War and Peace : Book 06, Chapter 19
(1828 - 1910) ~ Father of Christian Anarchism : In 1861, during the second of his European tours, Tolstoy met with Proudhon, with whom he exchanged ideas. Inspired by the encounter, Tolstoy returned to Yasnaya Polyana to found thirteen schools that were the first attempt to implement a practical model of libertarian education. (From : Anarchy Archives.)
• "There are people (we ourselves are such) who realize that our Government is very bad, and who struggle against it." (From : "A Letter to Russian Liberals," by Leo Tolstoy, Au....)
• "If, in former times, Governments were necessary to defend their people from other people's attacks, now, on the contrary, Governments artificially disturb the peace that exists between the nations, and provoke enmity among them." (From : "Patriotism and Government," by Leo Tolstoy, May 1....)
• "The Government and all those of the upper classes near the Government who live by other people's work, need some means of dominating the workers, and find this means in the control of the army. Defense against foreign enemies is only an excuse. The German Government frightens its subjects about the Russians and the French; the French Government, frightens its people about the Germans; the Russian Government frightens its people about the French and the Germans; and that is the way with all Governments. But neither Germans nor Russians nor Frenchmen desire to fight their neighbors or other people; but, living in peace, they dread war more than anything else in the world." (From : "Letter to a Non-Commissioned Officer," by Leo Tol....)
Book 06, Chapter 19
Next day Prince Andrew called at a few houses he had not visited before, and among them at the Rostóvs’ with whom he had renewed acquaintance at the ball. Apart from considerations of politeness which demanded the call, he wanted to see that original, eager girl who had left such a pleasant impression on his mind, in her own home.
Natásha was one of the first to meet him. She was wearing a dark-blue house dress in which Prince Andrew thought her even prettier than in her ball dress. She and all the Rostóv family welcomed him as an old friend, simply and cordially. The whole family, whom he had formerly judged severely, now seemed to him to consist of excellent, simple, and kindly people. The old count’s hospitality and good nature, which struck one especially in Petersburg as a pleasant surprise, were such that Prince Andrew could not refuse to stay to dinner. “Yes,” he thought, “they are capital people, who of course have not the slightest idea what a treasure they possess in Natásha; but they are kindly folk and form the best possible setting for this strikingly poetic, charming girl, overflowing with life!”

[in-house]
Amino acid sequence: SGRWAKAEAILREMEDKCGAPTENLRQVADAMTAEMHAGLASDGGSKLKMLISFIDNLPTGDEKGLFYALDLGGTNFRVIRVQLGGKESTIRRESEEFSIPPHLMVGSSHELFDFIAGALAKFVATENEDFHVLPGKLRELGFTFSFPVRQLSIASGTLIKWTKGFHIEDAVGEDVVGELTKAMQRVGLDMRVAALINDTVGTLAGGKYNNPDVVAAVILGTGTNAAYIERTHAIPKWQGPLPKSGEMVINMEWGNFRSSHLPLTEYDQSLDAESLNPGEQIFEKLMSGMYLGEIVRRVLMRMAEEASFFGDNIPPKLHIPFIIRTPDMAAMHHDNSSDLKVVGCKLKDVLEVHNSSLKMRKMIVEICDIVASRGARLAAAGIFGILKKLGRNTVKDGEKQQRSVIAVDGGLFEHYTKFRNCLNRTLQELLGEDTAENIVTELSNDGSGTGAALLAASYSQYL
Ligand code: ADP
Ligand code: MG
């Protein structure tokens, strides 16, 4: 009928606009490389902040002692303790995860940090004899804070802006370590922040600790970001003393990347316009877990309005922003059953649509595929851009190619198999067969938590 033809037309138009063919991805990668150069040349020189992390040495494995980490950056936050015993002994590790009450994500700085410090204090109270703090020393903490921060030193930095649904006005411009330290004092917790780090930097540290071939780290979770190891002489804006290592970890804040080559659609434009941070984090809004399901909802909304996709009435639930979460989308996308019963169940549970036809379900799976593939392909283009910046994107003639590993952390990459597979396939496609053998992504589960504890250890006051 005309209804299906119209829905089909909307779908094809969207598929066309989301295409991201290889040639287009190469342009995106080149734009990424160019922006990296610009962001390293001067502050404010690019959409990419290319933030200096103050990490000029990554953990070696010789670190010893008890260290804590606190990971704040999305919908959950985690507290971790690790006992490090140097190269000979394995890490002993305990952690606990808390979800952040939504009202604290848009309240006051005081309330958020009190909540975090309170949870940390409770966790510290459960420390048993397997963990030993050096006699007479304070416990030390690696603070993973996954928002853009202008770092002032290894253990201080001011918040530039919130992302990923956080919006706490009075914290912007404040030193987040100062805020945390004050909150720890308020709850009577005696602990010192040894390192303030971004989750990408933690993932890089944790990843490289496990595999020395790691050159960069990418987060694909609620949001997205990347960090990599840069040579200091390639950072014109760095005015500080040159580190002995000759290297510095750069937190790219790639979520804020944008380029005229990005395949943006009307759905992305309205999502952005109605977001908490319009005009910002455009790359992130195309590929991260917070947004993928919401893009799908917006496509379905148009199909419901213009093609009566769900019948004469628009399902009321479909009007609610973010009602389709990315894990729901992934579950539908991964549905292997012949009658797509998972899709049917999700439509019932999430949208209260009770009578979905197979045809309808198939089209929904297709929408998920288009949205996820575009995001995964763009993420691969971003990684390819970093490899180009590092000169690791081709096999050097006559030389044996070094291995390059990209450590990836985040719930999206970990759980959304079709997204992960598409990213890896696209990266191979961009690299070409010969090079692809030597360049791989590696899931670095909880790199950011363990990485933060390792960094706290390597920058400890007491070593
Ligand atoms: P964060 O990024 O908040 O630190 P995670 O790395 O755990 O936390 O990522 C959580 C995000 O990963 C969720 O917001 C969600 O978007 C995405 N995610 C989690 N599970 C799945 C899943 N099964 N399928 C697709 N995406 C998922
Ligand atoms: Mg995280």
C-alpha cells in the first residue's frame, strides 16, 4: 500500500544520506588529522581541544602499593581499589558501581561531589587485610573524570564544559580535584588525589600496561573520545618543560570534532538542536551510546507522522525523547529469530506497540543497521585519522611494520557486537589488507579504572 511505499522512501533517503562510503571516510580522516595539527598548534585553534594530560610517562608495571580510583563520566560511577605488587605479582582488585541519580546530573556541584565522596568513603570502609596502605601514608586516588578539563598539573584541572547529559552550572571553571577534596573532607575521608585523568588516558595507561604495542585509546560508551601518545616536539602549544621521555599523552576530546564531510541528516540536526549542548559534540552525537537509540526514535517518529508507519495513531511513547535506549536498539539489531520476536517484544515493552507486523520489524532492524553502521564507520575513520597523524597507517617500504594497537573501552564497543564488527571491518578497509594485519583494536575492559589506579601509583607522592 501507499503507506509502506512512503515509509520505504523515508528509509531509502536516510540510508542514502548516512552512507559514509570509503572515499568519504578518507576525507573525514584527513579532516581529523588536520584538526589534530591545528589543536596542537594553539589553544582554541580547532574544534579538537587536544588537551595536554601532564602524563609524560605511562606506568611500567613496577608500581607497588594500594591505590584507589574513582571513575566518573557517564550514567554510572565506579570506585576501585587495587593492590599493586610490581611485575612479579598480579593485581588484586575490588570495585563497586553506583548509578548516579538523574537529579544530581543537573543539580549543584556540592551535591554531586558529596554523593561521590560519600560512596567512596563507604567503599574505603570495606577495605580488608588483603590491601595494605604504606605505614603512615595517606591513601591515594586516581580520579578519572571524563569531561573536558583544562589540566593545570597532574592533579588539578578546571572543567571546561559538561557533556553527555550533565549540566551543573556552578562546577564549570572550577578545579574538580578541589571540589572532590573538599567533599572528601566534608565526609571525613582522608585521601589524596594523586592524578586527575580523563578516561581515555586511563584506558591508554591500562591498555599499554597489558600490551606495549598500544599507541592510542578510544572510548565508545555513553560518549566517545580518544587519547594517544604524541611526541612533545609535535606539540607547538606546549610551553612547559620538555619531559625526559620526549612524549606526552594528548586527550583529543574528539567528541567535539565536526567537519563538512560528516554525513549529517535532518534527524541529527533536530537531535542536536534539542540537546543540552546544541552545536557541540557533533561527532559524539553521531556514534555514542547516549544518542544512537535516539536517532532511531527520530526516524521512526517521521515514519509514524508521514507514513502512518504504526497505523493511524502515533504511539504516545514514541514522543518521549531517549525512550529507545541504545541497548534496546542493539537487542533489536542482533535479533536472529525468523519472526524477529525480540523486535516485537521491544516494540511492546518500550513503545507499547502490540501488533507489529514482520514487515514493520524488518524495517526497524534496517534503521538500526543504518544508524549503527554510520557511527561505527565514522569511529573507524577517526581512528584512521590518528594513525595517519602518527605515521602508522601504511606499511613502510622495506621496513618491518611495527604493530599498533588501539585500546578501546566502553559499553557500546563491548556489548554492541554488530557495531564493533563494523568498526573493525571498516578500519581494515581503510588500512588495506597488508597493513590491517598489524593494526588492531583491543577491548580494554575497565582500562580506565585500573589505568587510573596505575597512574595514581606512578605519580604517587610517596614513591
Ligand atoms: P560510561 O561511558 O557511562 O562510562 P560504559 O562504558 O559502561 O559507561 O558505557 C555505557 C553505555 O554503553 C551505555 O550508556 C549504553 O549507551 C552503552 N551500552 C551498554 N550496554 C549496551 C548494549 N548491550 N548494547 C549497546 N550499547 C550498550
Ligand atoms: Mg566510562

In Natásha Prince Andrew was conscious of a strange world completely alien to him and brimful of joys unknown to him, a different world, that in the Otrádnoe avenue and at the window that moonlight night had already begun to disconcert him. Now this world disconcerted him no longer and was no longer alien to him, but he himself having entered it found in it a new enjoyment.
After dinner Natásha, at Prince Andrew’s request, went to the clavichord and began singing. Prince Andrew stood by a window talking to the ladies and listened to her. In the midst of a phrase he ceased speaking and suddenly felt tears choking him, a thing he had thought impossible for him. He looked at Natásha as she sang, and something new and joyful stirred in his soul. He felt happy and at the same time sad. He had absolutely nothing to weep about yet he was ready to weep. What about? His former love? The little princess? His disillusionments?... His hopes for the future?... Yes and no. The chief reason was a sudden, vivid sense of the terrible contrast between something infinitely great and illimitable within him and that limited and material something that he, and even she, was. This contrast weighed on and yet cheered him while she sang.
As soon as Natásha had finished she went up to him and asked how he liked her voice. She asked this and then became confused, feeling that she ought not to have asked it. He smiled, looking at her, and said he liked her singing as he liked everything she did.
Prince Andrew left the Rostóvs’ late in the evening. He went to bed from habit, but soon realized that he could not sleep. Having lit his candle he sat up in bed, then got up, then lay down again not at all troubled by his sleeplessness: his soul was as fresh and joyful as if he had stepped out of a stuffy room into God’s own fresh air. It did not enter his head that he was in love with Natásha; he was not thinking about her, but only picturing her to himself, and in consequence all life appeared in a new light. “Why do I strive, why do I toil in this narrow, confined frame, when life, all life with all its joys, is open to me?” said he to himself. And for the first time for a very long while he began making happy plans for the future. He decided that he must attend to his son’s education by finding a tutor and putting the boy in his charge, then he ought to retire from the service and go abroad, and see England, Switzerland and Italy. “I must use my freedom while I feel so much strength and youth in me,” he said to himself. “Pierre was right when he said one must believe in the possibility of happiness in order to be happy, and now I do believe in it. Let the dead bury their dead, but while one has life one must live and be happy!” thought he.
From : Gutenberg.org
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